Oakland, Calif.—California State Sen. Mark Leno (D-San Francisco) and Senate President pro Tem Darrell Steinberg (D-Sacramento) vowed at the end of last year's legislative session that they would not give up on trying to prevent wrongful foreclosures of California homeowners. Their 2010 bill, which would have put an end to banks' pursuing foreclosures while simultaneously considering loan modifications, passed the Senate but failed in the Assembly.
This year's California Homeowner Protection Act (SB 729) retains the same major goal as last year's SB 1275: avoiding wrongful foreclosures by making sure that borrowers are given a decision on a loan modification before the foreclosure process begins.
"Banks should not foreclose on a family's home until they inform the owner whether the loan can be modified to an affordable level," said Sen. Leno. "California homeowners who qualify for modifications should get them – not a foreclosure notice."
Banks and servicers commonly pursue a "dual-track" approach, which means that they are going through the modification and foreclosure processes at the same time. The signature problem with this practice is that once the foreclosure process starts, it is nearly impossible to stop—regardless of whether a borrower ultimately qualifies for a loan modification—and many homeowners wrongfully lose their homes as a result.
SB 729 would:
- Give Borrowers a Clear Yes or No Before Starting Foreclosure Process: If a borrower applies for a loan modification in a timely fashion, the servicer must evaluate the application—and provide the borrower with a yes or no decision—before beginning foreclosure proceedings.
- Require Proof of Ownership: Servicers must establish ownership of the note and the right to foreclose when they record notices of default.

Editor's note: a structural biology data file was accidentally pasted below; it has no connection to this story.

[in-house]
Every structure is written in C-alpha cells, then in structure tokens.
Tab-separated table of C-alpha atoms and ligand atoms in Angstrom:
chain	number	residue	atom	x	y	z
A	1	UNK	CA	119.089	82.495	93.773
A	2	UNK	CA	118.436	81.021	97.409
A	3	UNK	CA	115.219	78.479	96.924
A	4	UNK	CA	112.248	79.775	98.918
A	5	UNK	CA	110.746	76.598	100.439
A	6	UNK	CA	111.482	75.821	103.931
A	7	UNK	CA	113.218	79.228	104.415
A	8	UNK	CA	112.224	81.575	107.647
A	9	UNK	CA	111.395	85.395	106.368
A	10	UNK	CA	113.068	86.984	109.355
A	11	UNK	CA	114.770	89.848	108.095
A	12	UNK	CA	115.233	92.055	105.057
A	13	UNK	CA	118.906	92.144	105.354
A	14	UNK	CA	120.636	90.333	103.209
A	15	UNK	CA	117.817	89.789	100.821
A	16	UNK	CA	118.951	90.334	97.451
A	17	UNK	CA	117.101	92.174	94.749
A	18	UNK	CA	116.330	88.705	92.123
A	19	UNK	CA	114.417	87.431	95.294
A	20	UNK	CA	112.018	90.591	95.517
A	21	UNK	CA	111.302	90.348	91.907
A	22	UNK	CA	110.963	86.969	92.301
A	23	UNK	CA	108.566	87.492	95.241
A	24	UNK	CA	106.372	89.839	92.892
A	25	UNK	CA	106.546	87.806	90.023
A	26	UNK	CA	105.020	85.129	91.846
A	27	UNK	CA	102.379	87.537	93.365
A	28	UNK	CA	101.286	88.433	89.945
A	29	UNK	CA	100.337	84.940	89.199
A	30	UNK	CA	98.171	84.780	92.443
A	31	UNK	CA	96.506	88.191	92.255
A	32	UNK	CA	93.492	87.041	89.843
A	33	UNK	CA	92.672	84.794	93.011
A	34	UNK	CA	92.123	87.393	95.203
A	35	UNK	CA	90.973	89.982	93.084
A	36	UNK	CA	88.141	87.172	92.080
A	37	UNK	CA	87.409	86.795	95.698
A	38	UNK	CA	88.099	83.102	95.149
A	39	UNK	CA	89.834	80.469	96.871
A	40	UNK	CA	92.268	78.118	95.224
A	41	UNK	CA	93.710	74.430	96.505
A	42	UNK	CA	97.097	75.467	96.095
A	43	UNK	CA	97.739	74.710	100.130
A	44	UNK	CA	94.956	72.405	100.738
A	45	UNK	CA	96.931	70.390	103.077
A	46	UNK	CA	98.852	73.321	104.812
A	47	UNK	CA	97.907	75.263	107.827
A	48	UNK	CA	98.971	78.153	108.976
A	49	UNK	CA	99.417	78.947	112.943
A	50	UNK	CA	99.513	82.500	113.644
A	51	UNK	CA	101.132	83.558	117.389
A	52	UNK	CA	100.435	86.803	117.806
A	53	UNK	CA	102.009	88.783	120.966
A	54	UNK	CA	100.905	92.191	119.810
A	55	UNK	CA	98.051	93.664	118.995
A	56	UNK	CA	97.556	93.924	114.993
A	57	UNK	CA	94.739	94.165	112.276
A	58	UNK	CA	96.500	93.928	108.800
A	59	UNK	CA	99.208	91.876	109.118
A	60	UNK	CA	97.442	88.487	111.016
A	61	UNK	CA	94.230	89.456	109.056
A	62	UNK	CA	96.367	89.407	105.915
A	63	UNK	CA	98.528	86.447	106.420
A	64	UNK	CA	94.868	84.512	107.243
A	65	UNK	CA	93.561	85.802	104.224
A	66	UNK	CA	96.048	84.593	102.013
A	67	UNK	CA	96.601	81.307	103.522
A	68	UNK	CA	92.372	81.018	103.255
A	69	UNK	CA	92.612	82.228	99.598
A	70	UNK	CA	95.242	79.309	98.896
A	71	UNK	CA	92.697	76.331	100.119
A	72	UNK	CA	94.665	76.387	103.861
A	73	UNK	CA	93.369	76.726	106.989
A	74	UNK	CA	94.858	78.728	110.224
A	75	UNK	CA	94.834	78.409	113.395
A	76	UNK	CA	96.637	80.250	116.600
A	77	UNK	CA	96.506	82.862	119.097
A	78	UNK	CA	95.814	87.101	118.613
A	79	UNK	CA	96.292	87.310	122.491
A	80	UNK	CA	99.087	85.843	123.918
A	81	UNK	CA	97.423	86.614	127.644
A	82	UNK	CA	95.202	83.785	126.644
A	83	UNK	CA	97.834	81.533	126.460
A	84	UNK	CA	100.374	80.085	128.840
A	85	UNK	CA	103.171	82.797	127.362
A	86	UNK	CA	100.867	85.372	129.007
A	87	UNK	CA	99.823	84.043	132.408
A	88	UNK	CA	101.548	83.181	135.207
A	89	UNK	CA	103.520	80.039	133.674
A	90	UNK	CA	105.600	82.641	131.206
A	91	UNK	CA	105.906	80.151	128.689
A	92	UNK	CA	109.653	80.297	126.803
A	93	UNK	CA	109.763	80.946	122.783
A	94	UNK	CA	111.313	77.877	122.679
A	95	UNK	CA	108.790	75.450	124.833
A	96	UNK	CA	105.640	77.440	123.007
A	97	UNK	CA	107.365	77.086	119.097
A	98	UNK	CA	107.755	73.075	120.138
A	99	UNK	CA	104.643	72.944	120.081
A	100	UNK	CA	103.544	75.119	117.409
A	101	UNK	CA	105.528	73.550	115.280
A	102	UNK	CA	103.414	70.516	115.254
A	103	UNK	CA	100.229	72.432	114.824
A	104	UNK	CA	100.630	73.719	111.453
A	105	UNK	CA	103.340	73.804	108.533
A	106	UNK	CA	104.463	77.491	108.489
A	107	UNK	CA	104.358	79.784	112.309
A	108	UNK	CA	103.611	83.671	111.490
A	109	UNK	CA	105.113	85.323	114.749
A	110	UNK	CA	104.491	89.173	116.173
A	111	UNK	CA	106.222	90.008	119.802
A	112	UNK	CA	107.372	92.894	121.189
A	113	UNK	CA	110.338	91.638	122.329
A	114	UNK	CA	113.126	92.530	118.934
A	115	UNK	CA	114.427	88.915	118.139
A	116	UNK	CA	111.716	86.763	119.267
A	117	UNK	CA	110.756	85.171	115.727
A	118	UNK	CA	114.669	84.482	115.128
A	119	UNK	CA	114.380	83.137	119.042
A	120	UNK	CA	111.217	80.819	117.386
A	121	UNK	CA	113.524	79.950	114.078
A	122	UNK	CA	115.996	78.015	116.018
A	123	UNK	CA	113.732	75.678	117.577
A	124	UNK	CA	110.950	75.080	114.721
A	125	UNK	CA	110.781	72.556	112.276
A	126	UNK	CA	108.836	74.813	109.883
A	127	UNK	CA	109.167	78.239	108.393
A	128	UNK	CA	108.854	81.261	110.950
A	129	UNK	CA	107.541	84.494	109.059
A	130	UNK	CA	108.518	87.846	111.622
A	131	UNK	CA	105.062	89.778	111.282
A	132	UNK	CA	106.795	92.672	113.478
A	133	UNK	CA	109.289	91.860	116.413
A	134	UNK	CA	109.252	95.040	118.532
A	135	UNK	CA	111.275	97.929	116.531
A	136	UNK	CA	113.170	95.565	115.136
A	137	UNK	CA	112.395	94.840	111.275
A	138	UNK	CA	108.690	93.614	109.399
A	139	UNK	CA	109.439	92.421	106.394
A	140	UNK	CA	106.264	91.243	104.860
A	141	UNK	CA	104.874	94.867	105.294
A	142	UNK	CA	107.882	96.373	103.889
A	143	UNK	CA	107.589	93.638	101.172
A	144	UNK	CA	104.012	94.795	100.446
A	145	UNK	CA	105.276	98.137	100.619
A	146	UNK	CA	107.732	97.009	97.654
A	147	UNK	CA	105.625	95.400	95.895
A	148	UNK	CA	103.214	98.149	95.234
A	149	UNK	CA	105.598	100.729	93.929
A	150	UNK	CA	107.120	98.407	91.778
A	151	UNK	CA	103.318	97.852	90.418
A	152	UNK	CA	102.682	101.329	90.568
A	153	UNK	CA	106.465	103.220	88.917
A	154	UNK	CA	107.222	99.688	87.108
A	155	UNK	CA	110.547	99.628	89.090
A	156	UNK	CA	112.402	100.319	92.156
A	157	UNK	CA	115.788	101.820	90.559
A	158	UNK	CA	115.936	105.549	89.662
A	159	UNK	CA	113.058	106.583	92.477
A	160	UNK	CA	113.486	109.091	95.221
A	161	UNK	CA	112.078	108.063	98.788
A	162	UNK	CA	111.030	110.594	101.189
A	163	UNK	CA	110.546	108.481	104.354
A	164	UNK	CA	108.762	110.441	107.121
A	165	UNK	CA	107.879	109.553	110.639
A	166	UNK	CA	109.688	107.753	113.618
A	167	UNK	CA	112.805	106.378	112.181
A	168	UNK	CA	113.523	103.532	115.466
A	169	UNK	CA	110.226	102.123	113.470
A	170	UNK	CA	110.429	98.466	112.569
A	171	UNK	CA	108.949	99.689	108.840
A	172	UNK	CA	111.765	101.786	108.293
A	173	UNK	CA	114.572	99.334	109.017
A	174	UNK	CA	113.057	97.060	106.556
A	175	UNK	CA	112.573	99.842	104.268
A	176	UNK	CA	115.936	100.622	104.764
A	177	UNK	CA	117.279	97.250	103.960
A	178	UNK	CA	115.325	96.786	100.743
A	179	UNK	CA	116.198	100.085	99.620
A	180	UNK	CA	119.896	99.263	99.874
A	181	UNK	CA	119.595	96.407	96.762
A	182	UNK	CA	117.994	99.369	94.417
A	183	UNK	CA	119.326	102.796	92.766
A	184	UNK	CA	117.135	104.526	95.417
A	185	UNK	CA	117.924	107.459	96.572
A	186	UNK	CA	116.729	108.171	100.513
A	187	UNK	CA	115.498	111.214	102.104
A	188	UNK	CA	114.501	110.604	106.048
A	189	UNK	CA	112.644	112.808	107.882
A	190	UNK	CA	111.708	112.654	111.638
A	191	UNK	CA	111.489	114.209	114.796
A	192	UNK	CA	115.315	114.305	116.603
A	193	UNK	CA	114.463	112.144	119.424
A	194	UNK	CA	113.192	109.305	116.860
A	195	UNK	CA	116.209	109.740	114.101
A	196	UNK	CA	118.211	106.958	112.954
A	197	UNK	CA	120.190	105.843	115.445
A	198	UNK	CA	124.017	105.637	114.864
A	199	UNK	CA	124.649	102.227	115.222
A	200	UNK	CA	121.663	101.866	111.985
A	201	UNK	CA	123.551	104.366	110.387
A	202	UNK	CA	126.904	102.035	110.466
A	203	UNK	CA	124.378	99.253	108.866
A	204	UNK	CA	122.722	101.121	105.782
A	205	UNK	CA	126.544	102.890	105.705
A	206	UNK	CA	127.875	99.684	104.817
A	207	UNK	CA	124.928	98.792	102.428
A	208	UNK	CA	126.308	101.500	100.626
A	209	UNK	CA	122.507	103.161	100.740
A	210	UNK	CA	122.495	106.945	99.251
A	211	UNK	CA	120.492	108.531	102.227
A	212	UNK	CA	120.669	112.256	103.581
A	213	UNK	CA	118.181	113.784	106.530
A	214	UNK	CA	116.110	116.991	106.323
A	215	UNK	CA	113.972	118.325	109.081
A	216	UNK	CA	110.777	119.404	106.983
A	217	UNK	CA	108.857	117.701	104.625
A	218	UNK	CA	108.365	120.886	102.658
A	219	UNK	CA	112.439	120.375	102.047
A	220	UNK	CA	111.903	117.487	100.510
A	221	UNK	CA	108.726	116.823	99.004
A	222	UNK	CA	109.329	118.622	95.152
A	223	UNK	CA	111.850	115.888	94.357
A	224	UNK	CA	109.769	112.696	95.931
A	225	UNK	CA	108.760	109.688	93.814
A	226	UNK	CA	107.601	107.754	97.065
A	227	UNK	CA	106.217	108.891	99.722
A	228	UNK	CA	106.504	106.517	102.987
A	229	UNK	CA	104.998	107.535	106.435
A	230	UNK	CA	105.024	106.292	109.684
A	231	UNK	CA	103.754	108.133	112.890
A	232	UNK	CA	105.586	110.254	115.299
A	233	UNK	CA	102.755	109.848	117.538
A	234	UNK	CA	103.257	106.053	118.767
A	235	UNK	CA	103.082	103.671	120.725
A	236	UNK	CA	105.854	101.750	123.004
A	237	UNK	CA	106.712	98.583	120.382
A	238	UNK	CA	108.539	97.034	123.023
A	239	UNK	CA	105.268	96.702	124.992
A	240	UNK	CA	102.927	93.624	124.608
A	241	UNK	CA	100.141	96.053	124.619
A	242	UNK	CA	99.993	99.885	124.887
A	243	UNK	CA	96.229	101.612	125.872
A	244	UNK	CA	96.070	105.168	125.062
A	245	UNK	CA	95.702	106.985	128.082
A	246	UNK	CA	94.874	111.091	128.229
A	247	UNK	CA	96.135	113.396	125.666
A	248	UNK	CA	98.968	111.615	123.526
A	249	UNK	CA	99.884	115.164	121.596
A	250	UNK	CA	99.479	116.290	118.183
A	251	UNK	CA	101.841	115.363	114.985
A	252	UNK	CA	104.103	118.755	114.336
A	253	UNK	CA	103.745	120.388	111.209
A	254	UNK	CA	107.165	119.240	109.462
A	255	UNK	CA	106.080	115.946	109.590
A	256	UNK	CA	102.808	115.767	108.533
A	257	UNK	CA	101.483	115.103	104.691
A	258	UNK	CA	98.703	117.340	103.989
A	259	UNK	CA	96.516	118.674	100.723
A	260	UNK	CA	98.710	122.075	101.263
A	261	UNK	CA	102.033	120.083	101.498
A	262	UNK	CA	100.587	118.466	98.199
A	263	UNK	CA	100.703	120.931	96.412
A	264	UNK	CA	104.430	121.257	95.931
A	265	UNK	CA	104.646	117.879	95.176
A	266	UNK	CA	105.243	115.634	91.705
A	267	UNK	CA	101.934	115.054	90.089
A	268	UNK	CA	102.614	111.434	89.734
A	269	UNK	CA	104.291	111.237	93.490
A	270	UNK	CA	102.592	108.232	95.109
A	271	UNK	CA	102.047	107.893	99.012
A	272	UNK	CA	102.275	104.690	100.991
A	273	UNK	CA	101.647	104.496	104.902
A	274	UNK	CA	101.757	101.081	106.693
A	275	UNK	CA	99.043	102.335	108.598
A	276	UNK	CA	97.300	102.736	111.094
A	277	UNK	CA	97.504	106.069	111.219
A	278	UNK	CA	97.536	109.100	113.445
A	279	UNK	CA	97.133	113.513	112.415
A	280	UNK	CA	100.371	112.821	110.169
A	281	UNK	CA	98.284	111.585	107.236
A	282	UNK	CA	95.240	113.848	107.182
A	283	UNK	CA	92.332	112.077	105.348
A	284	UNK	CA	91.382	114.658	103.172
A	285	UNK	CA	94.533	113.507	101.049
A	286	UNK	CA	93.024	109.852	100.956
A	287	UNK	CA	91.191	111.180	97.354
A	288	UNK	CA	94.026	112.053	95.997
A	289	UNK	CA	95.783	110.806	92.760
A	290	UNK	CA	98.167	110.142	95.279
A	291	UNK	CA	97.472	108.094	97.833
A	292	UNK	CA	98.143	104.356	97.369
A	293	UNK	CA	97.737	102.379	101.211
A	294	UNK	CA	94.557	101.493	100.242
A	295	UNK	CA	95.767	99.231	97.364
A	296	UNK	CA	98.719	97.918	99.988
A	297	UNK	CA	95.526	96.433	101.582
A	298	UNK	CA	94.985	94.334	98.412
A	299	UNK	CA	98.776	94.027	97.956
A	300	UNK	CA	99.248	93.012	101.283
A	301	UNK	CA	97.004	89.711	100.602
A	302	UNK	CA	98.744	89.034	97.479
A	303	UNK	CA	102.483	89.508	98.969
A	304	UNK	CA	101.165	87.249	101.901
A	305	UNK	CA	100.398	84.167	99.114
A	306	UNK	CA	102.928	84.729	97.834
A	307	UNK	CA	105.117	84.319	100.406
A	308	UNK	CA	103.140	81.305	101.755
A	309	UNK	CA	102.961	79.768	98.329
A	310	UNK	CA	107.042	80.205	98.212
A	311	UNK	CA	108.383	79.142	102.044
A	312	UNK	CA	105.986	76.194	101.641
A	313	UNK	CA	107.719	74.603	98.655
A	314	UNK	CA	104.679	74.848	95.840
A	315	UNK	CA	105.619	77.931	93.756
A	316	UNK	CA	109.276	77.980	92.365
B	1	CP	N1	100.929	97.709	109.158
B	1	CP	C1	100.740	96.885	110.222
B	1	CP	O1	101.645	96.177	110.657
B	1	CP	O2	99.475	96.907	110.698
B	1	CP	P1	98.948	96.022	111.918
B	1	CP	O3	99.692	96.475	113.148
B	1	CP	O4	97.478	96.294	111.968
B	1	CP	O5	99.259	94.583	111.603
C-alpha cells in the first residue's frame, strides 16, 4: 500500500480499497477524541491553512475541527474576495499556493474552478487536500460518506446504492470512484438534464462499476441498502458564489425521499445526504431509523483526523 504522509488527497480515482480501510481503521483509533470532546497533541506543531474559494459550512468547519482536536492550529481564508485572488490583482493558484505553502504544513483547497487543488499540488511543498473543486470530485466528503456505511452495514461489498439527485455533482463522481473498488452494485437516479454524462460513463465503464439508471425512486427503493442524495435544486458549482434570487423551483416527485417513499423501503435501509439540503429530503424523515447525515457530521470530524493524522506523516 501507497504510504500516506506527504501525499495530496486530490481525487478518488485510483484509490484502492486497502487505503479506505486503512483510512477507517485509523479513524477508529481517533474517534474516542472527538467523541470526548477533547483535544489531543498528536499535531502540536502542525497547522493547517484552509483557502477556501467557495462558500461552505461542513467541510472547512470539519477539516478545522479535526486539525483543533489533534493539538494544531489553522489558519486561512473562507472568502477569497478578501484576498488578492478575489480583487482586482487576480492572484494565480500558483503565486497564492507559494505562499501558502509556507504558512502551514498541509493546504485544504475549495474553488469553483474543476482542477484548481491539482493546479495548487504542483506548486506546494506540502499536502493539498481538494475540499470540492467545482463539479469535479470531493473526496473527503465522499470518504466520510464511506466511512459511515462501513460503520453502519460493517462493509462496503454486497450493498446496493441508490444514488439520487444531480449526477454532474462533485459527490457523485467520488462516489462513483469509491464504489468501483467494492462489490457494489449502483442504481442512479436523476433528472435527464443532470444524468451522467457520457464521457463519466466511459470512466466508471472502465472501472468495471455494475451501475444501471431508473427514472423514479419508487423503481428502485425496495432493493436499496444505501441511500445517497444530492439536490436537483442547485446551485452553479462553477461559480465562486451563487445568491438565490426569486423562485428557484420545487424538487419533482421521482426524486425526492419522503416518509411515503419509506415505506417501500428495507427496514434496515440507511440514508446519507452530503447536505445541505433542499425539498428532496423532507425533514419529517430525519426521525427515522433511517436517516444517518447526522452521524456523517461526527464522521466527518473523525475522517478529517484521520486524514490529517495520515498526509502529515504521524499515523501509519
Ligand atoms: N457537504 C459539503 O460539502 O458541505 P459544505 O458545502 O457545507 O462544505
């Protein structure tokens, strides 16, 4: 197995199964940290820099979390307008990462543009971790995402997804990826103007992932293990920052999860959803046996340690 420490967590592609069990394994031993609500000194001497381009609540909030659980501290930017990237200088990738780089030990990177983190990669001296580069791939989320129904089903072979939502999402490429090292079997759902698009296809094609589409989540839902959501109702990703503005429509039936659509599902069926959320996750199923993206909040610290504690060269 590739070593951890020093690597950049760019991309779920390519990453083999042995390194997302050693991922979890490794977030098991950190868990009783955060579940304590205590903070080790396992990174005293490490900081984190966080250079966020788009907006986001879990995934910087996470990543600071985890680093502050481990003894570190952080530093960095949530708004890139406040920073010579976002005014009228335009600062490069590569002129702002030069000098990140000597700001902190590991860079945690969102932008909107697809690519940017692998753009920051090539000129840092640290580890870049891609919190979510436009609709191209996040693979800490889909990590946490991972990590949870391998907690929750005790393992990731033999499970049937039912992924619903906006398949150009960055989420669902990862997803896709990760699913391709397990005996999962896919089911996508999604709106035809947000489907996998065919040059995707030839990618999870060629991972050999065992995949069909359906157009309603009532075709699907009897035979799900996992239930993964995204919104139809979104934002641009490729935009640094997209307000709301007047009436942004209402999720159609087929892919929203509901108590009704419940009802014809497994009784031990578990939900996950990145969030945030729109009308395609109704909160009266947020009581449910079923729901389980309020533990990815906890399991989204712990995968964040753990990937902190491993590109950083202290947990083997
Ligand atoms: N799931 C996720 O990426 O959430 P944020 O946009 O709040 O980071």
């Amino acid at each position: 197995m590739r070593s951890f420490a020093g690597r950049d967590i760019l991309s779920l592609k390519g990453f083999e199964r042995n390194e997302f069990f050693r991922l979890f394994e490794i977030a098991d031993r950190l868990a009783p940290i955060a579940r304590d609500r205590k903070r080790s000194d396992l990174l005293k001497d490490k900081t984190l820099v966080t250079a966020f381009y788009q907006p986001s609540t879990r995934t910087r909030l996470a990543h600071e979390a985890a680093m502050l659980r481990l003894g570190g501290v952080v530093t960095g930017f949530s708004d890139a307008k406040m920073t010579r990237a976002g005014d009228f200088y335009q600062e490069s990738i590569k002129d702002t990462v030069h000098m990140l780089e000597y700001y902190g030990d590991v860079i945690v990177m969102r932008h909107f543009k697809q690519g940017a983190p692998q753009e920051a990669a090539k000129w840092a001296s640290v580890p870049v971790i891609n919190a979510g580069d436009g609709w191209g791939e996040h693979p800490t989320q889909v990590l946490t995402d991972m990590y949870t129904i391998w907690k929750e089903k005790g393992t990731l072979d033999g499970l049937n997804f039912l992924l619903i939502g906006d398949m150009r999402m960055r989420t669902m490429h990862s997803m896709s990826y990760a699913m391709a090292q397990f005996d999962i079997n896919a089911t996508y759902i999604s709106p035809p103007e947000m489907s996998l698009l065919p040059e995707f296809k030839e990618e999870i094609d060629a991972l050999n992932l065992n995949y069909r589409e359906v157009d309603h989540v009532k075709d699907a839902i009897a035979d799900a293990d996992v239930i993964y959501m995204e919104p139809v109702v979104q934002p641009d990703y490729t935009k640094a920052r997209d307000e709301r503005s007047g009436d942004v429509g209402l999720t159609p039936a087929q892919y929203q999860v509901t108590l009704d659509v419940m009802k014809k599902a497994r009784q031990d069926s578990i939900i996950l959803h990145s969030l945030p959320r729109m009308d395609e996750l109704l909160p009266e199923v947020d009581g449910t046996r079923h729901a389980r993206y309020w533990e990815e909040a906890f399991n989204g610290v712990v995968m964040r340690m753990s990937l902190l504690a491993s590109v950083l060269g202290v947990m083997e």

- Require Life of Loan Accounting: Requires the servicer to send to the borrower at the time it sends the notice of default a life of loan accounting, including an accounting of all payments with application and running balances, an itemization and description of all fees charged and the like.
- Provide a Limited Legal Recourse: To ensure compliance, the bill provides a limited legal recourse to borrowers. This will provide a deterrent to servicers who are not playing by the rules and provide a modest measure of recourse to families who lose their homes due to servicer misconduct. This provision includes limitations to prevent "gotcha" litigation.
"When people hit hard times but can still manage to make their mortgage payments with the help of a loan modification, they deserve that opportunity," said Senate President pro Tem Darrell Steinberg. "SB 729 requires lenders to give hard-working homeowners a fair evaluation on a modification before foreclosing on a home. Helping families stay in their homes is best for them and best for California's economy."
Last year, 305,000 California borrowers received notices of default and more than 170,000 families actually lost their homes to foreclosure. Due to the large numbers of Californians falling behind on their payments and lacking any equity, CRL expects to see near-record levels of foreclosures for at least the foreseeable future without strong and common-sense legislative action.
"It was a major disappointment when last year's bill failed to pass the Assembly," said Paul Leonard, director of the California office of the Center for Responsible Lending, which is a sponsor of this year's bill, along with California Labor Federation and California Reinvestment Coalition. "Perhaps all the recent news of robo-signing, bank errors and wrongful foreclosures will mean another chance at getting real protections for California homeowners."
For more information: Ginna Green at (510) 379-5513 or email@example.com.